``My fear is that it will be answered by greater physical measures meant to prevent the act: metal detectors, ID badges, locked doors and the like, when what is needed is more vigilance and caring and emotional security on the part of our close-knit community,’’ he added.
Pearlman said there is a need to treat the cause of such behavior, not just the means to carry it out.
``All adults need to teach teens that it’s OK to be kind to each other, said Pearlman. ``But that’s hard with adolescents, who are in a very Darwinian stage of life.’’
Trustee Jeff Katz said Monday that he had returned home from New York City for only 10 minutes Friday afternoon when he received a call from Mayor Carol Waller about the shooting. He said that what he saw over the weekend was a community that was ``confused, hurt and troubled.’’
``It was community living on rumors and stories,’’ he said. ``Whatever we can make public to provide some answers, we should.’’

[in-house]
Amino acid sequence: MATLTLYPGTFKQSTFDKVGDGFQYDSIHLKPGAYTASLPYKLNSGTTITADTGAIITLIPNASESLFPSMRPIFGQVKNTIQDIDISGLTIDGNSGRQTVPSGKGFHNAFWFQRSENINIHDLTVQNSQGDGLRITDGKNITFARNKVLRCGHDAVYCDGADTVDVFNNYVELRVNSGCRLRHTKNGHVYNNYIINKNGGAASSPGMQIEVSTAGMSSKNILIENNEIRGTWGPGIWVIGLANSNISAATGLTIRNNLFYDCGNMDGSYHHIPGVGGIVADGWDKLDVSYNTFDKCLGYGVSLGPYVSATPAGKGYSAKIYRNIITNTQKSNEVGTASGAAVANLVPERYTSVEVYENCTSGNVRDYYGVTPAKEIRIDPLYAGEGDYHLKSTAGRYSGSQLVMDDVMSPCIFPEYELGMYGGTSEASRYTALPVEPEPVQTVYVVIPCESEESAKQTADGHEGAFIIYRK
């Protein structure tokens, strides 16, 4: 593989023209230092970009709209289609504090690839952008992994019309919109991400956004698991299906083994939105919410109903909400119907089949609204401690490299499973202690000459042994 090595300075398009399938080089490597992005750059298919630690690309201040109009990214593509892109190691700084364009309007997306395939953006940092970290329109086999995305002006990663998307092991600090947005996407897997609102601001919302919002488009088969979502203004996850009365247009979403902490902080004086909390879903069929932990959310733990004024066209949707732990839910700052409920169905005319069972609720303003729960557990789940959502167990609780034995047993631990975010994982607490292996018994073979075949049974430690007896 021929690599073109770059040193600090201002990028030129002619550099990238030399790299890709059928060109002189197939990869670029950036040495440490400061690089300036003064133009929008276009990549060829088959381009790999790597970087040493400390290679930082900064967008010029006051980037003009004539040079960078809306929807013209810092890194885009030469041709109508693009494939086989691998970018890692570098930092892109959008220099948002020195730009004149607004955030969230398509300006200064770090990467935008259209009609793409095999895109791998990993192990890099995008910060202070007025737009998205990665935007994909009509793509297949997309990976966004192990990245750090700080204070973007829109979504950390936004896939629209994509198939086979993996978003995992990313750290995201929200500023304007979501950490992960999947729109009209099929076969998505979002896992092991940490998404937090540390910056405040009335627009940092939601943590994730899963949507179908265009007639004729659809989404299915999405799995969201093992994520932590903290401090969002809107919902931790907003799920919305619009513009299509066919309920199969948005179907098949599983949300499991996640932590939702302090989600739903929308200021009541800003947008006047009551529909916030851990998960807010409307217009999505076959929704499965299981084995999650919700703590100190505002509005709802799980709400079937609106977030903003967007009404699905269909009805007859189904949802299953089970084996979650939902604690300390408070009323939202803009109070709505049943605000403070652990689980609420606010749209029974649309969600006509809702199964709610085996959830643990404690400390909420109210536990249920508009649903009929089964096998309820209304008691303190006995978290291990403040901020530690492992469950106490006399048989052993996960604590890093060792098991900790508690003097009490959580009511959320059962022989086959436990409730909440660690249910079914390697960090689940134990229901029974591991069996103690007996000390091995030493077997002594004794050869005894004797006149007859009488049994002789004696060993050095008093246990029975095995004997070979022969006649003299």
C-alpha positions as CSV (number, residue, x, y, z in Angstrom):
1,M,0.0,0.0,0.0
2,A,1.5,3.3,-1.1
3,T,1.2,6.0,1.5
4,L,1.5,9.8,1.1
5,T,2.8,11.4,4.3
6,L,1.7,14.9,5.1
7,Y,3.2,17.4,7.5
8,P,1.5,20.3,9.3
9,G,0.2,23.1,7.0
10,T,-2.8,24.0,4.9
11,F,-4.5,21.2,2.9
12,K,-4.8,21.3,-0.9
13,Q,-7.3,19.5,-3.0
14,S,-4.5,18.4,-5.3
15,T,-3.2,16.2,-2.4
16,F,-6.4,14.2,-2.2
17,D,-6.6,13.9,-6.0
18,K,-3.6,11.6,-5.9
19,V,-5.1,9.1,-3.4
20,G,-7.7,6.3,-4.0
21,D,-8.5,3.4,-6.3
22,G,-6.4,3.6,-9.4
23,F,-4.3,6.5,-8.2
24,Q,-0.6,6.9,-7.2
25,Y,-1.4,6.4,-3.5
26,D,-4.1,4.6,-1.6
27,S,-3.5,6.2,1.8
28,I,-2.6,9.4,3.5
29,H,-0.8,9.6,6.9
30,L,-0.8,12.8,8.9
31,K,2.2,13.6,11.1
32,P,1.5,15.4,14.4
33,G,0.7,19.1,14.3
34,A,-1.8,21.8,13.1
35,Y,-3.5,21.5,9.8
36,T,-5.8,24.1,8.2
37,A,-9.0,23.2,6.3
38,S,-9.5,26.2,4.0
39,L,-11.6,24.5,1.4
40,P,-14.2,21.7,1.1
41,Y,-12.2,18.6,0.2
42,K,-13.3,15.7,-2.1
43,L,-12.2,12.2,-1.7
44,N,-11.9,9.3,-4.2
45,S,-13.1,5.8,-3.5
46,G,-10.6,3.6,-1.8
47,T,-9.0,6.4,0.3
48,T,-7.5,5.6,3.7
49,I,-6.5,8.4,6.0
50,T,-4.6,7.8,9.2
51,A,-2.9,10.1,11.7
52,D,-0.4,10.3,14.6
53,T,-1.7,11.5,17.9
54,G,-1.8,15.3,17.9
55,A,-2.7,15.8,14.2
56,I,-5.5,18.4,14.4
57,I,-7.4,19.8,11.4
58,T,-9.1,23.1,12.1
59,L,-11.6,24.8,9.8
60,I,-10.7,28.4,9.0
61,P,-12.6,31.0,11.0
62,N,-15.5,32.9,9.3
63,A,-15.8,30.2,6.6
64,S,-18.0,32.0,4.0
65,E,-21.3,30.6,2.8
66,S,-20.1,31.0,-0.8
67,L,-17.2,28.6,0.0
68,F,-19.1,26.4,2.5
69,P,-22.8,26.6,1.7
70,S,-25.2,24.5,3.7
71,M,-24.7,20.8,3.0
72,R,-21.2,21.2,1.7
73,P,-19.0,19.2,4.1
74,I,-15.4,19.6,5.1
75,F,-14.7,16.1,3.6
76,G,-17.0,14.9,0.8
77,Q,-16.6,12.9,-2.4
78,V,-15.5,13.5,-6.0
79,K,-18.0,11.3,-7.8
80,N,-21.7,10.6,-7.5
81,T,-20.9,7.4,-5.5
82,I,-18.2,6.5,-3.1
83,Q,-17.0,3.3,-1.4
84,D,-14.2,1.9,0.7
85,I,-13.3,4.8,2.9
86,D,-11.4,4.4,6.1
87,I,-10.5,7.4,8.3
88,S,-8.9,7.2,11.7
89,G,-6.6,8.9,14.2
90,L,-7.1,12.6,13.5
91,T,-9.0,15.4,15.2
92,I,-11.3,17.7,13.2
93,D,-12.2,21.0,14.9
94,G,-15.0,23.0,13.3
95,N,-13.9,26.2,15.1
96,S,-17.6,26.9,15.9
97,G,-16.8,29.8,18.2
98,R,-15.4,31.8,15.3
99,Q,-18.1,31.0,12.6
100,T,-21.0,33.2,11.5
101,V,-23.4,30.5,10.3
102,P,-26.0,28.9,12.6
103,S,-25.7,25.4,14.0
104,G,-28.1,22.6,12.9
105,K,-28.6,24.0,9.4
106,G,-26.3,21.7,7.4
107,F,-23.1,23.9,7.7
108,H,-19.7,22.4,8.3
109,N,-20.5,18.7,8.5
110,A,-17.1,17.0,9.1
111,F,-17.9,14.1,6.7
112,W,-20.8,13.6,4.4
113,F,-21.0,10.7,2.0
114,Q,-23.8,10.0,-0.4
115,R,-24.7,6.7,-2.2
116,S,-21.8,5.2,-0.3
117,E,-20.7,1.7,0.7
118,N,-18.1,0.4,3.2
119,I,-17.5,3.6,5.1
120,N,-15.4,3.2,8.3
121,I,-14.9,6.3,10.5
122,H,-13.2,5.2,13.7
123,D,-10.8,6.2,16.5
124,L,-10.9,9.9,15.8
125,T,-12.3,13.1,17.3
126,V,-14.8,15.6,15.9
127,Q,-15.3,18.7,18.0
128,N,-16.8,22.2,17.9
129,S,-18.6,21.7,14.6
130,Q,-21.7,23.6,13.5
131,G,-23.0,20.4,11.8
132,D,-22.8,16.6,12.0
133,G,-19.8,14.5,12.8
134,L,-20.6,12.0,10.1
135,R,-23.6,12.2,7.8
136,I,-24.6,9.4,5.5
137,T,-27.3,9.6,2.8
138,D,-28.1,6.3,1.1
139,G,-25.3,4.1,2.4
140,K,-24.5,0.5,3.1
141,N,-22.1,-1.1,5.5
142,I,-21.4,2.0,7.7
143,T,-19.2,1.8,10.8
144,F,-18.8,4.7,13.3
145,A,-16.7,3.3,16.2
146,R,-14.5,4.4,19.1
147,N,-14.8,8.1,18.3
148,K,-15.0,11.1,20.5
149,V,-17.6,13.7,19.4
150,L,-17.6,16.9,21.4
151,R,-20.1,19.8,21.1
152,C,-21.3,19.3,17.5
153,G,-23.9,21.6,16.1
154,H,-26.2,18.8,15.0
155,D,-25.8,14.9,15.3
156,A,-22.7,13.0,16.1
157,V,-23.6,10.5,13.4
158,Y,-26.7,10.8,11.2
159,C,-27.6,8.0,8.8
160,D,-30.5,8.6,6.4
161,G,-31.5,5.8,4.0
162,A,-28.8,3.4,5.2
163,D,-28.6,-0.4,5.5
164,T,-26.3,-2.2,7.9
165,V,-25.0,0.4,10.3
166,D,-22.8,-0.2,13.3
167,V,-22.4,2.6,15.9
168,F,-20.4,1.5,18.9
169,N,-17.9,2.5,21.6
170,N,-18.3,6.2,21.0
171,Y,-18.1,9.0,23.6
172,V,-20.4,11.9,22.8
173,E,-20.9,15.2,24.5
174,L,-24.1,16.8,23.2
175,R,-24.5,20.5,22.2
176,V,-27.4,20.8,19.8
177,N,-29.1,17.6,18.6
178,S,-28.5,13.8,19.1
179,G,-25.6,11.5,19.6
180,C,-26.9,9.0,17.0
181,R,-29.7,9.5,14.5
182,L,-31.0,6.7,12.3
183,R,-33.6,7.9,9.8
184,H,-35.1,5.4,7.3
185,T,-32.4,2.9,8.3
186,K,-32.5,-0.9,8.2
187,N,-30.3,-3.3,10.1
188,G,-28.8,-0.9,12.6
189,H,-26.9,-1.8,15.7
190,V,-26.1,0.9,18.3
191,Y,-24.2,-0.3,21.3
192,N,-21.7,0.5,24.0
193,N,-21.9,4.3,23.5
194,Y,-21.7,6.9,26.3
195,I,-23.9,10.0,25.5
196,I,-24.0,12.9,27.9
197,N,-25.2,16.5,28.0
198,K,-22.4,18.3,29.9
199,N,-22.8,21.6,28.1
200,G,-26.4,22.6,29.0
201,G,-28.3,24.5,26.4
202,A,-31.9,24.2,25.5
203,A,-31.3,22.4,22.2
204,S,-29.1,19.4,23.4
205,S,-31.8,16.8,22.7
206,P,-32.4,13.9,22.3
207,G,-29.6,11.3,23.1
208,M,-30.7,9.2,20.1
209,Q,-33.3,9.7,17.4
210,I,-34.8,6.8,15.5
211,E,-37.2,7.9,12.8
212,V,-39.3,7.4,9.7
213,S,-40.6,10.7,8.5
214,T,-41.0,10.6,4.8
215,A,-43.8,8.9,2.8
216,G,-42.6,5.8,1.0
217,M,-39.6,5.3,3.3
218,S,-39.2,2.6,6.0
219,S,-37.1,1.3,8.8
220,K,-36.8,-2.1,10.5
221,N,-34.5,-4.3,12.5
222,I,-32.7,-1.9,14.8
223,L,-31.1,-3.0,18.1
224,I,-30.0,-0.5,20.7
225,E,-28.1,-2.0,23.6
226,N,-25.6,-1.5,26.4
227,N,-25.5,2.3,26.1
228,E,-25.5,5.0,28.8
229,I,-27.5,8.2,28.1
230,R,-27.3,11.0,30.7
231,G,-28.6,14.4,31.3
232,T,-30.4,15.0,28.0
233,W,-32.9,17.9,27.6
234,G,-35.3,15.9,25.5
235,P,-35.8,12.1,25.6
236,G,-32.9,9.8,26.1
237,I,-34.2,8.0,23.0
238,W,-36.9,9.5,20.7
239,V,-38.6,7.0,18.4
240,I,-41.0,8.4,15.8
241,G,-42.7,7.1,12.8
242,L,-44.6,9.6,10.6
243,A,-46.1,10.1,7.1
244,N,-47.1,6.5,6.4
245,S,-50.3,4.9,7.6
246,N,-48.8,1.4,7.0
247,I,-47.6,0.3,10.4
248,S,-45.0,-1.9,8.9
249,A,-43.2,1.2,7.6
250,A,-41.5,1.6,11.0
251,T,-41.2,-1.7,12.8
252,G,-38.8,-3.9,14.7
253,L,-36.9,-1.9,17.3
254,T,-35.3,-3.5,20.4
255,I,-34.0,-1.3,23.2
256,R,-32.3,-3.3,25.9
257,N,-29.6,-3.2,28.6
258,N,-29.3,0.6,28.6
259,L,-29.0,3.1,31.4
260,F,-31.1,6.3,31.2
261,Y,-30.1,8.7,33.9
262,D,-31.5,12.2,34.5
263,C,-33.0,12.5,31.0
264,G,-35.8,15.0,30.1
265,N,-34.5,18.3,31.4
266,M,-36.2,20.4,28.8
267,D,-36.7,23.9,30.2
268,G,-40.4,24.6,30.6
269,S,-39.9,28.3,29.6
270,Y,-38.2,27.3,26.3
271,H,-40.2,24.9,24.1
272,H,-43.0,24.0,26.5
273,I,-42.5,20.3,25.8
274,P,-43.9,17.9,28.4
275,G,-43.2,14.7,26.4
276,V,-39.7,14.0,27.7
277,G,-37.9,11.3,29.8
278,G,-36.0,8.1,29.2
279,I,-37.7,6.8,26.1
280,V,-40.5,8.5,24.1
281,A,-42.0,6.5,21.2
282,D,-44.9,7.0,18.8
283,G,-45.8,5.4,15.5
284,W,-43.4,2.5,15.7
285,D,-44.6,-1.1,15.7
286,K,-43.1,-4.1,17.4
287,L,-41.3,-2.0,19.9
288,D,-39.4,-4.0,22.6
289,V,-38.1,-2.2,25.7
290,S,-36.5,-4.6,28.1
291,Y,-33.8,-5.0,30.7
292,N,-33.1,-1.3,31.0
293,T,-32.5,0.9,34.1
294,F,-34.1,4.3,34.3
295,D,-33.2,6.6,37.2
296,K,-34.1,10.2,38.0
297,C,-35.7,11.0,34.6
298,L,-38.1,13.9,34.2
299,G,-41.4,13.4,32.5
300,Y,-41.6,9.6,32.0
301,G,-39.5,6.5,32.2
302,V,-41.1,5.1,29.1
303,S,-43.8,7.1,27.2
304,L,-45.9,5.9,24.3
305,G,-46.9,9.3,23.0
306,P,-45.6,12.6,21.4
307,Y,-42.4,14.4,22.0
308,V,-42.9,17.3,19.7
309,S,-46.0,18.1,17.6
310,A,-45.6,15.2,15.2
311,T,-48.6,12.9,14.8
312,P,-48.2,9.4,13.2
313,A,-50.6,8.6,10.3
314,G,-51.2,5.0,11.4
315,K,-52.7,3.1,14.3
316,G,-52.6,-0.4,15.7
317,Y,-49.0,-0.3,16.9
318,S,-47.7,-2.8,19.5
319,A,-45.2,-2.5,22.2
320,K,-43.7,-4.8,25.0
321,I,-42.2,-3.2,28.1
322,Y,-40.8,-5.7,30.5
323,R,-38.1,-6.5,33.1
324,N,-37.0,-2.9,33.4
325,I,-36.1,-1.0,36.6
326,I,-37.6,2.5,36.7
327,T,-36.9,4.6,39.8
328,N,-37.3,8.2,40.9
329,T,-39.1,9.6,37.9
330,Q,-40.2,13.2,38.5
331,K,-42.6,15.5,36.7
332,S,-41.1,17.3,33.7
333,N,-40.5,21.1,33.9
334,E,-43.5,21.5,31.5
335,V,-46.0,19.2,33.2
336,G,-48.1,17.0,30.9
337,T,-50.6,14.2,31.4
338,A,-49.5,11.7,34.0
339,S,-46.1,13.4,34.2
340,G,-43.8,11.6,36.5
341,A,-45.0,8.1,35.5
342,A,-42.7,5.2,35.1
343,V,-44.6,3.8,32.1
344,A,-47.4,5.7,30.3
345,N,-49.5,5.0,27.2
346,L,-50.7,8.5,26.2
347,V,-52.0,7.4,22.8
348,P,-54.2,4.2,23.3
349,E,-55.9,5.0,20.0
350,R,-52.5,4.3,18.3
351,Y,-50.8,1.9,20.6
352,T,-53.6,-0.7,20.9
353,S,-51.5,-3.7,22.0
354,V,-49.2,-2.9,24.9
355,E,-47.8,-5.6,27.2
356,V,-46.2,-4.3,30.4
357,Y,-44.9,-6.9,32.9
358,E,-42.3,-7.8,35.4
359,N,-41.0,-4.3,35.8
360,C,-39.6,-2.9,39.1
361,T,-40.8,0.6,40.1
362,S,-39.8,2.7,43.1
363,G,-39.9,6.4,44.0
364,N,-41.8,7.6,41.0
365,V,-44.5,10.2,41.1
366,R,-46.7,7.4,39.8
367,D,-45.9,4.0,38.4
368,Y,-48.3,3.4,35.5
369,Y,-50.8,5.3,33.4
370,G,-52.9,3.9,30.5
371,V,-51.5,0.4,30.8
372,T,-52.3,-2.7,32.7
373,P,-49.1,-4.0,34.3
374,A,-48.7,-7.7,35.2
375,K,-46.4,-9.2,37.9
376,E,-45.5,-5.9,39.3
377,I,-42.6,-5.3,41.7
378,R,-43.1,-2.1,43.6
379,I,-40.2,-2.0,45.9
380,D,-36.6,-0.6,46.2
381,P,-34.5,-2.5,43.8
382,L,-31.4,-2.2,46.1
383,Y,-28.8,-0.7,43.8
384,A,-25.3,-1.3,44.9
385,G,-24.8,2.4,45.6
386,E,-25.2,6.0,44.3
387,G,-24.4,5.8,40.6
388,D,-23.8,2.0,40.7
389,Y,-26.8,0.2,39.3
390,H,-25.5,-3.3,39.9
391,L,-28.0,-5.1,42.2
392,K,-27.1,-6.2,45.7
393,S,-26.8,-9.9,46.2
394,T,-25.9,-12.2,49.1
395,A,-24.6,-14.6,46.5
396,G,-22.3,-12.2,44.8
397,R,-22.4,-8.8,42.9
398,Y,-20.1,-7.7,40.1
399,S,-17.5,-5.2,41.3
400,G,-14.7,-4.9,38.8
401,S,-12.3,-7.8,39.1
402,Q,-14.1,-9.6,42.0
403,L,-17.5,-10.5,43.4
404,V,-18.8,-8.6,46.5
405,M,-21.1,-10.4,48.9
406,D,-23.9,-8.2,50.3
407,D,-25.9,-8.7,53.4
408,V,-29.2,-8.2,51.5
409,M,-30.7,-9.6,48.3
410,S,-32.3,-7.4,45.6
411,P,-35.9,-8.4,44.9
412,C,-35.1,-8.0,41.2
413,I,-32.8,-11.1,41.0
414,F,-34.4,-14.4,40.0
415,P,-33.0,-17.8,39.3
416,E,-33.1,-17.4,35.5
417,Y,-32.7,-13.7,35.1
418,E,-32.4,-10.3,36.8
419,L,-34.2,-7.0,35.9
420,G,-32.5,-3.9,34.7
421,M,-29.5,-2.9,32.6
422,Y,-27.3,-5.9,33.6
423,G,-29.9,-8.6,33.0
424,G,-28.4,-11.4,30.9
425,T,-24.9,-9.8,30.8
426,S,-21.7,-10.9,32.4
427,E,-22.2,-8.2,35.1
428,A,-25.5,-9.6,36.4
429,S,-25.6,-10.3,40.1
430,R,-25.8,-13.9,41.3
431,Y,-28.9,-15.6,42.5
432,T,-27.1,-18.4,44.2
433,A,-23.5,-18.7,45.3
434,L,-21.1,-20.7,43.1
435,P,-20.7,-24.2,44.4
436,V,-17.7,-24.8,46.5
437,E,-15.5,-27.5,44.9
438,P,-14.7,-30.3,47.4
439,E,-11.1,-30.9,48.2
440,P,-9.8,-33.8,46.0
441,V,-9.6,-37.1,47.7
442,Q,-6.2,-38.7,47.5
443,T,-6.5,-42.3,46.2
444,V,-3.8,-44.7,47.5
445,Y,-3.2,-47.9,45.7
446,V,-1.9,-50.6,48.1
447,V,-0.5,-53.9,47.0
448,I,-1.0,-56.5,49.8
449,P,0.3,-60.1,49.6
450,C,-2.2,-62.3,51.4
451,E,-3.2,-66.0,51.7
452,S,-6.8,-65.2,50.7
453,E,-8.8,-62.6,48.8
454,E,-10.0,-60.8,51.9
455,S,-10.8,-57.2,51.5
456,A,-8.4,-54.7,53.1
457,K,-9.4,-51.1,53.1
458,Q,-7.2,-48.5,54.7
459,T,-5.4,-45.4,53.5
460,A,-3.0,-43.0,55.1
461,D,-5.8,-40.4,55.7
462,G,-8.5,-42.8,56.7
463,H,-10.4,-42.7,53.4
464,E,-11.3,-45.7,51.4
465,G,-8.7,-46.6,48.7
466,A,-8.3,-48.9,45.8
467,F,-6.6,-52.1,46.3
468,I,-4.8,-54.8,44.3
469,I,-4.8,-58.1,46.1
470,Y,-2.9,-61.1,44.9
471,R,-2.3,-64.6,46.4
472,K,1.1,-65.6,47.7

Chairman of the National Baseball Hall of Fame Jane Forbes Clark released a statement that said, “As Cooperstown is a close-knit community, Friday’s events have touched all of us. We are deeply saddened for the families of those involved in this tragedy. The Hall of Fame and the entire Cooperstown community have supported each other for more than 70 years and we are here to help this very special community in any way possible to heal from this event.’’
Trustee Lynne Mebust, whose sons attend Cooperstown Central School said, ``in my 10 years here I have never seen any examples of overt racism. I never hear the kids talking about the problem.’’ Pacherille is white. Lippitt is black.
Catherine Lake Ellsworth, a Pioneer Street resident, said a terrible tragedy has befallen the Village of Cooperstown and the uncertainty surrounding the reason has only made matters worse.